WA organic farming on rise

Jenne BrammerThe West Australian

The production of organic grain from WA could almost treble this year in order to meet strong export demand.

Organic grain marketer Primal Foods Group, Director Peter Longhurst, based in NSW, visited potential WA organic growers last week in a bid to encourage further organic grain farming.

Currently strong demand for organic grain is outstripping supply, leading to higher premiums for growers. Milling grade grains are currently attracting around double that of conventional grain ex farm, whilst feed grade grains are fetching around 75 per cent more ex farm.

In WA it is estimated that just 2,000ha is dedicated to growing certified organic grain, which is sold to the domestic market, primarily consisting of oats in the south and wheat in northern and central areas of WA.

Primal Foods Group is hoping to sign contracts with WA farmers to this year plant a further 5,000ha of organic grain and envisages this area growing to 40,000ha in future years.

Contracts for organic grain are signed on a hectare rather than tonnage basis as there is little scope to buy further grain to fulfil contracts in the case of a shortfall.

"We are in talks with WA farmers who have expressed an interest in growing organically. Quite often they have already applied some biodynamic principles to their properties, prior to our initial discussions," Mr Longhurst said.

Following lobbying by the Organic Industry Standards Consultative Committee to the Department of Agriculture, growers who had not used any disallowed inputs from a chemically-derived source for a period of time prior to application could potentially reduce the time to achieve certification, provided they had documentation as evidence and soil testing could support their claims.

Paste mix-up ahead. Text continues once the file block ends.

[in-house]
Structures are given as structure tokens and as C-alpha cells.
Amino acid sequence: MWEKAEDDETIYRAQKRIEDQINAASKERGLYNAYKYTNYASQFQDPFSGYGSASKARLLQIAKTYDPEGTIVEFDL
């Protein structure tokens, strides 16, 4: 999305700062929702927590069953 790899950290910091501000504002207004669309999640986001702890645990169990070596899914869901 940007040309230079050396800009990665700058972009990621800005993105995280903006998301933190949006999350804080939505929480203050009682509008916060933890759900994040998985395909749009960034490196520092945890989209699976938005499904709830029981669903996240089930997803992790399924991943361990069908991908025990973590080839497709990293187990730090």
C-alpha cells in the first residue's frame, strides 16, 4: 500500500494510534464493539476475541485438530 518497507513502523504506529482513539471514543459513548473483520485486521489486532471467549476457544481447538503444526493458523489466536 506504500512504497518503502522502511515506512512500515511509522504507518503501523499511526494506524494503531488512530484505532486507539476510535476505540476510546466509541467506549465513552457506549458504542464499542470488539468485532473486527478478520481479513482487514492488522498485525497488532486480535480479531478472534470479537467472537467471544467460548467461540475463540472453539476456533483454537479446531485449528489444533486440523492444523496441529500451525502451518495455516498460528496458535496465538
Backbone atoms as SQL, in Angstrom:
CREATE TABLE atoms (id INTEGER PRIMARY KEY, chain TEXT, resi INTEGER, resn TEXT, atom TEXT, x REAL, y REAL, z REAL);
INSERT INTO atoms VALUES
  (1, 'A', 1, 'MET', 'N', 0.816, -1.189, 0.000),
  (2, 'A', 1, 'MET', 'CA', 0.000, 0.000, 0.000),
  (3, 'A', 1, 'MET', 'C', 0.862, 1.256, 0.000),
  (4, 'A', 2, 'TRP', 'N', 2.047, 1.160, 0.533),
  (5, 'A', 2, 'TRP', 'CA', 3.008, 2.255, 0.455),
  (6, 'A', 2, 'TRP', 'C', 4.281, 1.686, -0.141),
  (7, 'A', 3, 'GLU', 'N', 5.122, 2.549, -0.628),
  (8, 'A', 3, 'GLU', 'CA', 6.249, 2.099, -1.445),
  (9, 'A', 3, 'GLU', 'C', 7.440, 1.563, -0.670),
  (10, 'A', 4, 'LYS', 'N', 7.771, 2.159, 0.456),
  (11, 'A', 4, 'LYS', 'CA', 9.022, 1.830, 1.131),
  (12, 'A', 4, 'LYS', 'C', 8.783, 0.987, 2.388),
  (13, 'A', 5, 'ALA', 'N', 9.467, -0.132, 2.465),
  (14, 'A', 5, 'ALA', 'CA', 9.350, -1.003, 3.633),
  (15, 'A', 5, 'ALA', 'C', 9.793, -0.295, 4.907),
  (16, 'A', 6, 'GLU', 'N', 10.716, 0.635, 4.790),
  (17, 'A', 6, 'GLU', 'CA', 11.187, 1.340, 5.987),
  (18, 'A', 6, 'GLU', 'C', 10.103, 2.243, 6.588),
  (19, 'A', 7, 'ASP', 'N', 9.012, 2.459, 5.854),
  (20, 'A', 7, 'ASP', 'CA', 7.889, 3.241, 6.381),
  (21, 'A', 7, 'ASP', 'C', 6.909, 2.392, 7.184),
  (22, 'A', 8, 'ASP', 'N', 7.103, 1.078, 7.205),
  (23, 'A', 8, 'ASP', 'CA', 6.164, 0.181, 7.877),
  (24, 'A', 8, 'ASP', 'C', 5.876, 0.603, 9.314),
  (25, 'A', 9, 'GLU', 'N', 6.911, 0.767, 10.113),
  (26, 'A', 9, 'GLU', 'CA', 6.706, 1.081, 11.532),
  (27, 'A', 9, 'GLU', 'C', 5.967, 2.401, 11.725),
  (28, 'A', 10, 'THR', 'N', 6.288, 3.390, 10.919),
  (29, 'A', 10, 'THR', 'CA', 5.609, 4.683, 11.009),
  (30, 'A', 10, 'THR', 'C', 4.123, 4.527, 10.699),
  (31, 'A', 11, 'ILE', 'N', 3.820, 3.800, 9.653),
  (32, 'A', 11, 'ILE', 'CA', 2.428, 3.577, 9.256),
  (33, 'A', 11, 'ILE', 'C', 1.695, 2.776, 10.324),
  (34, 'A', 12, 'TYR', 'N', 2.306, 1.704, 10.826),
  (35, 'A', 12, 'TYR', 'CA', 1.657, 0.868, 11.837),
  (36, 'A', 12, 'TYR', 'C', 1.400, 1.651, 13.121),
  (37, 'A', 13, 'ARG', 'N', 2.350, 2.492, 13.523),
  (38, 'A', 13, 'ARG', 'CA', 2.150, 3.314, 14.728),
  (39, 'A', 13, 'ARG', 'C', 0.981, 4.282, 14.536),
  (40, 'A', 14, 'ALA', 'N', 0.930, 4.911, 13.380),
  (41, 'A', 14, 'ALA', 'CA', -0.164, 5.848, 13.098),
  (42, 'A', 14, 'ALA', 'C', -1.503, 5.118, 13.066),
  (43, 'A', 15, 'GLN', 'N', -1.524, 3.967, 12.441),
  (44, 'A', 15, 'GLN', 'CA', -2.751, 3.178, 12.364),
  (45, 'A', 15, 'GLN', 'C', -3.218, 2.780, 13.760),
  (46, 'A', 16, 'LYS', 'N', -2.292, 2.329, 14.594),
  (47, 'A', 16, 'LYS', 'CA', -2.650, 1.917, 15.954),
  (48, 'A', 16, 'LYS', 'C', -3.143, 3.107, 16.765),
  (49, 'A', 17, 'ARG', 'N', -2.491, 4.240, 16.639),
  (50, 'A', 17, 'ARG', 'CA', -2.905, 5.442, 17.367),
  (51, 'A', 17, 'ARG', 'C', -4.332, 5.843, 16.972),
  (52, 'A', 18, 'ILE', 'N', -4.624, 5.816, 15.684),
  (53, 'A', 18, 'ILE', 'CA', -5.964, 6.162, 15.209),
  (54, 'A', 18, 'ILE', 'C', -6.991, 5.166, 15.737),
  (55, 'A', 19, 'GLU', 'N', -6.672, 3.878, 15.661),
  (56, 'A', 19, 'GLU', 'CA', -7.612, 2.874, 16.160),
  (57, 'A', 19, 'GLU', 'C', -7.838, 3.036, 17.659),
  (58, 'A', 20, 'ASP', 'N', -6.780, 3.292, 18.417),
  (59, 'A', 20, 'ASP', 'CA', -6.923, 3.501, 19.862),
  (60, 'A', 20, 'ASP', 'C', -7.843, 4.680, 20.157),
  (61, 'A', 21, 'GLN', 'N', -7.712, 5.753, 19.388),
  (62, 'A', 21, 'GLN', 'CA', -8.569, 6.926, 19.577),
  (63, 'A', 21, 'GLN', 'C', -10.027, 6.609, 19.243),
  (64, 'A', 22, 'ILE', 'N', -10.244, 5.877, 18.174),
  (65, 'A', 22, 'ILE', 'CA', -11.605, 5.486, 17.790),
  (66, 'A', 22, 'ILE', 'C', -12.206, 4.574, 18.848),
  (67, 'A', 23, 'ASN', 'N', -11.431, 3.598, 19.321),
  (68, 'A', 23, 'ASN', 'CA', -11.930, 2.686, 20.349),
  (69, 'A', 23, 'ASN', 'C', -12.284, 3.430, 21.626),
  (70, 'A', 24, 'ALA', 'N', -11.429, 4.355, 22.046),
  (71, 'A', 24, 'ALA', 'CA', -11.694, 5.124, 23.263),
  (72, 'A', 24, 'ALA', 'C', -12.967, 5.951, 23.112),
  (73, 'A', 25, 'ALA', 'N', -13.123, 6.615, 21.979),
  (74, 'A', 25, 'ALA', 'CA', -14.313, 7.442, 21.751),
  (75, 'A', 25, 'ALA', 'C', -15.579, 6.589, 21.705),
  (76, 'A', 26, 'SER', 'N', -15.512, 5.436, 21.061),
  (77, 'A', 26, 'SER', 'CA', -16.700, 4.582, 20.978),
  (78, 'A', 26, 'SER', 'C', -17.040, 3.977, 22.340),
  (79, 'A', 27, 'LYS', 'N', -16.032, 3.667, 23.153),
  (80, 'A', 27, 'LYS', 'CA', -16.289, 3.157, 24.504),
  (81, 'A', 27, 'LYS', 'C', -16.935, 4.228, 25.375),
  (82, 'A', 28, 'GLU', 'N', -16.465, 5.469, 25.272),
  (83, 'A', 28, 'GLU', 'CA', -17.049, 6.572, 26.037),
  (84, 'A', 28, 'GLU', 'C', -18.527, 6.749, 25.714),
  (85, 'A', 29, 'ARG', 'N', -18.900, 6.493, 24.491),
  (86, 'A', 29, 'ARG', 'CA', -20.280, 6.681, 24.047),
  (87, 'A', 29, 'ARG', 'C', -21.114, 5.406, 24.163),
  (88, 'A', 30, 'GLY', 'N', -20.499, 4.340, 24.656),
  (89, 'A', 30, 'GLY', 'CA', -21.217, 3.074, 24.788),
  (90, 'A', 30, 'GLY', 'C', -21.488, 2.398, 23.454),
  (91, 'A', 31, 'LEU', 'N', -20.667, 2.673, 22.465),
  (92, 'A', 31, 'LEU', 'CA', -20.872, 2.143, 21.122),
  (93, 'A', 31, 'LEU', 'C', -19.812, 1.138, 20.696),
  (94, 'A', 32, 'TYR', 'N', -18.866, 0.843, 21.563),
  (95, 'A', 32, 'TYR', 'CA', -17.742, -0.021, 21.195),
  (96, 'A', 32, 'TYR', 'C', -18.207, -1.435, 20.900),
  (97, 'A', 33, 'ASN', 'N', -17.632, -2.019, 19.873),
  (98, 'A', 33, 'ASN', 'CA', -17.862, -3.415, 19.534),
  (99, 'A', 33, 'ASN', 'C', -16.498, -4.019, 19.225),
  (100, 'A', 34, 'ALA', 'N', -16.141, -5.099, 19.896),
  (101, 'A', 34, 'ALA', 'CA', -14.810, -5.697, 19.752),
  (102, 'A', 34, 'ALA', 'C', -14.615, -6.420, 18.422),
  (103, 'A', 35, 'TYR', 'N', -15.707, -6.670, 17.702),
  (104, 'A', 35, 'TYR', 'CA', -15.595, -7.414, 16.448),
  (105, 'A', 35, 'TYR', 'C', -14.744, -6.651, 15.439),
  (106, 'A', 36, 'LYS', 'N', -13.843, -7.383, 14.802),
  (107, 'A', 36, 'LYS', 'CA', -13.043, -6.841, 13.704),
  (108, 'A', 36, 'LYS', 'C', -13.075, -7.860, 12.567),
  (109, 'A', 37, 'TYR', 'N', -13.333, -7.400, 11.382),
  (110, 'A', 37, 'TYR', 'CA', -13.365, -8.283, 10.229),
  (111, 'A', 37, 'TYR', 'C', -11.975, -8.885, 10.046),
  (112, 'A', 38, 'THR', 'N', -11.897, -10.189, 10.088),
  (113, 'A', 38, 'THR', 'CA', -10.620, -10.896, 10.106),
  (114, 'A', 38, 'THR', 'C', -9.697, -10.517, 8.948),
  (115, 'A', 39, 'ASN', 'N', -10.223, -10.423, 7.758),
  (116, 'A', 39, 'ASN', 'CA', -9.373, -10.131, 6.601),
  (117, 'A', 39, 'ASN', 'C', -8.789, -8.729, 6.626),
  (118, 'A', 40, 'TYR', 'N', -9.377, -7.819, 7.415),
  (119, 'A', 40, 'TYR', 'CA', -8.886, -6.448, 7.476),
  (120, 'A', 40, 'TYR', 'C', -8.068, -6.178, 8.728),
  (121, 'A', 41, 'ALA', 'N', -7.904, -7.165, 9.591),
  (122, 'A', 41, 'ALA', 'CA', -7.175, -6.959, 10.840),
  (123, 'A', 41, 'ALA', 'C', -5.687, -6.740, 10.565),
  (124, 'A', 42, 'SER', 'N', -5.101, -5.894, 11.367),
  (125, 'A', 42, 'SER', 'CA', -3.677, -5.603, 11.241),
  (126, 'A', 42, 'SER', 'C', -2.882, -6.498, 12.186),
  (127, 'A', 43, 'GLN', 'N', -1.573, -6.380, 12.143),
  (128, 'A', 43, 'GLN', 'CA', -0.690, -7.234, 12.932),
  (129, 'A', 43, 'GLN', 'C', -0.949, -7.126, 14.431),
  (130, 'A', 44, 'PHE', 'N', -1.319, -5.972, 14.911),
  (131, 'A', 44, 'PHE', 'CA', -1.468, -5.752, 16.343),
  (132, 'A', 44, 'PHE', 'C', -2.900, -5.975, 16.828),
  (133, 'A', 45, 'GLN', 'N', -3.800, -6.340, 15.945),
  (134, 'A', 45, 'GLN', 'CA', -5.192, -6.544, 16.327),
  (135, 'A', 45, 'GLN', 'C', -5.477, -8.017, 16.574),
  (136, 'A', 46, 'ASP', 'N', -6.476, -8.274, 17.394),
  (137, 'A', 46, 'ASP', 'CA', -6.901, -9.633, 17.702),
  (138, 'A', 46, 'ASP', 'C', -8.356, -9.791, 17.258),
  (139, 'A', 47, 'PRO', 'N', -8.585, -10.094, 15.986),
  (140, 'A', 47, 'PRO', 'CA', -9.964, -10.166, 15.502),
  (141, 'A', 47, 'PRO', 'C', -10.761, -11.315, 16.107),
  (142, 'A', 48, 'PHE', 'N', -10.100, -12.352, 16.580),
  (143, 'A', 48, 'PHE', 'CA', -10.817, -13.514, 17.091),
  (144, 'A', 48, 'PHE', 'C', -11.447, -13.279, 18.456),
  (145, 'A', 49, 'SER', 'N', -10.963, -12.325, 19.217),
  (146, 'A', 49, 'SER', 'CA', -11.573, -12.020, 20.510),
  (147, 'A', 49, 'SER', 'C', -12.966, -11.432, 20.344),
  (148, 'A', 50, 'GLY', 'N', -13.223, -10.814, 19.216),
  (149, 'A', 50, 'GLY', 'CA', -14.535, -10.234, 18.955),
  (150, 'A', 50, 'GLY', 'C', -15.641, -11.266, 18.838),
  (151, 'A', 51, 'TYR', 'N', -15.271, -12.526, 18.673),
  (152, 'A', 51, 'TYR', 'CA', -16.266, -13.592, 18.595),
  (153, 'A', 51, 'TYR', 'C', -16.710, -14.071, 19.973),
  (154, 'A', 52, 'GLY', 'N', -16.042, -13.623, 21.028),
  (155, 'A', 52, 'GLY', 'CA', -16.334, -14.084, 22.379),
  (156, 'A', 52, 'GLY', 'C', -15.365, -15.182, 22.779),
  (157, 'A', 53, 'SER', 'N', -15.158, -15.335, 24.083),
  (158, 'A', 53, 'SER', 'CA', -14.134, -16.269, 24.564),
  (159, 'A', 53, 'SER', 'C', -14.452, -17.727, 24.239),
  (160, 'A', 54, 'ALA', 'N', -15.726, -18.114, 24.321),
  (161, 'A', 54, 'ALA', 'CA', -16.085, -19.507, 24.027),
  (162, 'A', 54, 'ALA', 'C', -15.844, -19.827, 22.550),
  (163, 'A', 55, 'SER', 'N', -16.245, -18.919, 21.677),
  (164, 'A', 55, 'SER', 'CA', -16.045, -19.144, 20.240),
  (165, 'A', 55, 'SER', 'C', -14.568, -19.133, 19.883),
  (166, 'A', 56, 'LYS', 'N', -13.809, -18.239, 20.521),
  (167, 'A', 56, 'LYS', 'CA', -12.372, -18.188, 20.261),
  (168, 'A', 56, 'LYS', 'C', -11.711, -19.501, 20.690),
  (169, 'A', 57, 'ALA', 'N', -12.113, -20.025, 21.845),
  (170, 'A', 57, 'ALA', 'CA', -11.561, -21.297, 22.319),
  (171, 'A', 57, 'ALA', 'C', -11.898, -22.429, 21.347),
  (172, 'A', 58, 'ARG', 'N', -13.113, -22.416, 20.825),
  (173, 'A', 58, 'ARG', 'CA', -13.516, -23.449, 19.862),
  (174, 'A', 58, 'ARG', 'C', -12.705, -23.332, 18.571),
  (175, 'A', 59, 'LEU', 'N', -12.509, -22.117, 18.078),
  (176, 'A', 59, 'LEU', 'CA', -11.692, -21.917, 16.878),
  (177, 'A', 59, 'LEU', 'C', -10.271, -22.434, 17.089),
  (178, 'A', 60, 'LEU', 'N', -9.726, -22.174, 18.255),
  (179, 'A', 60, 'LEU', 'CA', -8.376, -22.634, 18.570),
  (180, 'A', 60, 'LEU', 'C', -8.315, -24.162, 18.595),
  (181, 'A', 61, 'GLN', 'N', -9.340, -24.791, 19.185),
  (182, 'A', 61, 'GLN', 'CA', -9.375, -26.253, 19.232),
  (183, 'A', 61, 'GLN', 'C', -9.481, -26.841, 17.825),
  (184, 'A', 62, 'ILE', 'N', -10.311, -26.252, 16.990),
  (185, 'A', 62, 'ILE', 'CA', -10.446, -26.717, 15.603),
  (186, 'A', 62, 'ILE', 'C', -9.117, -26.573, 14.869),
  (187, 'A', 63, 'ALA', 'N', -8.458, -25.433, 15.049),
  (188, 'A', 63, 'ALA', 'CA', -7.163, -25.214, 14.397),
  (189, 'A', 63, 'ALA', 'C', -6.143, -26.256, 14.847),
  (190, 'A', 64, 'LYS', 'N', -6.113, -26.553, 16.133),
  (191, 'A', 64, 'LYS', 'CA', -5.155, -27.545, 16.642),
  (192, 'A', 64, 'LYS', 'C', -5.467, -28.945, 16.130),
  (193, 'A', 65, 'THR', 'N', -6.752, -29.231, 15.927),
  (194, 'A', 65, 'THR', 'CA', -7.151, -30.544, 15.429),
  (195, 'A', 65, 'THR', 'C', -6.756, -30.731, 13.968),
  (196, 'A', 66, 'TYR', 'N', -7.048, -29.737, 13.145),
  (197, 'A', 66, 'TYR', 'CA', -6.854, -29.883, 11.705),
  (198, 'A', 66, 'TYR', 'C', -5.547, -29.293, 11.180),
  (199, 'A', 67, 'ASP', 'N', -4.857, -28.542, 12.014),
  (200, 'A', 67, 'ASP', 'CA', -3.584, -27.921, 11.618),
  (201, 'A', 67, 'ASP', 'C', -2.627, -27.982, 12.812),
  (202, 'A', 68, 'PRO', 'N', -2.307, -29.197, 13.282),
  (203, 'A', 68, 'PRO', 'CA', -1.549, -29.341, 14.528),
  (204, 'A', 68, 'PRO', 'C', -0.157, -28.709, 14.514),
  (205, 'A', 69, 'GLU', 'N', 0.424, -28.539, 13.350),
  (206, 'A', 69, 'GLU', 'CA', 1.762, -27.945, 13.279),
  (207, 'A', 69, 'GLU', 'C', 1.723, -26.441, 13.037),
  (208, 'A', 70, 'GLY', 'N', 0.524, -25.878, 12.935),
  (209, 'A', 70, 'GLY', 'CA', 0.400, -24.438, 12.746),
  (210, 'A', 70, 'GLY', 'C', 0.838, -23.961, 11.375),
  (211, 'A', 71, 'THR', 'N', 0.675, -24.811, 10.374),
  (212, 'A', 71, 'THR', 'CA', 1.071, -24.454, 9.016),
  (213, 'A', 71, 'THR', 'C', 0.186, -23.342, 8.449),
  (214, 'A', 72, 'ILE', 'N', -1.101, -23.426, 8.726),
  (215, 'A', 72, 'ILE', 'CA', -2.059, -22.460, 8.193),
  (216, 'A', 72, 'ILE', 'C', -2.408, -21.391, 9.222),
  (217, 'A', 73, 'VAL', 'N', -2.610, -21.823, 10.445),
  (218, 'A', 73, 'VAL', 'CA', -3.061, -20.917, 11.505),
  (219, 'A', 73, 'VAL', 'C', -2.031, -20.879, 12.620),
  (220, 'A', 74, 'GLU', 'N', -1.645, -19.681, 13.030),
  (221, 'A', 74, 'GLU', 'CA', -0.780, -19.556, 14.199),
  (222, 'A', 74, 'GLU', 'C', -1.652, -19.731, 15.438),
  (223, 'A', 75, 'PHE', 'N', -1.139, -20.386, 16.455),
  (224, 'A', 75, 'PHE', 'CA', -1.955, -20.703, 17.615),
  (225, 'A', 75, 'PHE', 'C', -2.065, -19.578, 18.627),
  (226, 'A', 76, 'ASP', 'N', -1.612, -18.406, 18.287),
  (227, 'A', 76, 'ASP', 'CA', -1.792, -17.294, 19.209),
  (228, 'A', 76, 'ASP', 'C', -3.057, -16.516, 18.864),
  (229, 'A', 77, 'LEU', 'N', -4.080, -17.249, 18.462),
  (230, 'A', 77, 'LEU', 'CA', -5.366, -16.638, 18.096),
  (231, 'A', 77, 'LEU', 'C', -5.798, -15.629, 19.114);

"Essentially these farmers would still have to go through a period of in-conversion, following the dropping of the compulsory pre-certification first year, it may be as short as 12 months depending on the input and management history. Once in-conversion their grain can still be marketed to overseas clients and achieve the full premium straight away," he said.

The three-year period still is applied if these requirements are not met.

Mr Longhurst said to help boost WA organic grain production, Primal Foods would run a project with certifiers such as the National Association for Sustainable Agriculture Australia to provide additional advice and support to growers to manage the application process. This includes arranging a dedicated auditor who would visit WA and offer the certification application process for all qualifying properties.

Mr Longhurst plans to return to WA in six weeks to have further talks with potential organic growers.

Currently in WA, only enough organic wheat is produced to supply the domestic market. Most organic wheat is sold to Millers Grain in Byford, Perth, whilst Unigrain in Wagin purchases the majority of organic oats.

Mr Longhurst said Primal Foods had no intention of competing with existing relationships.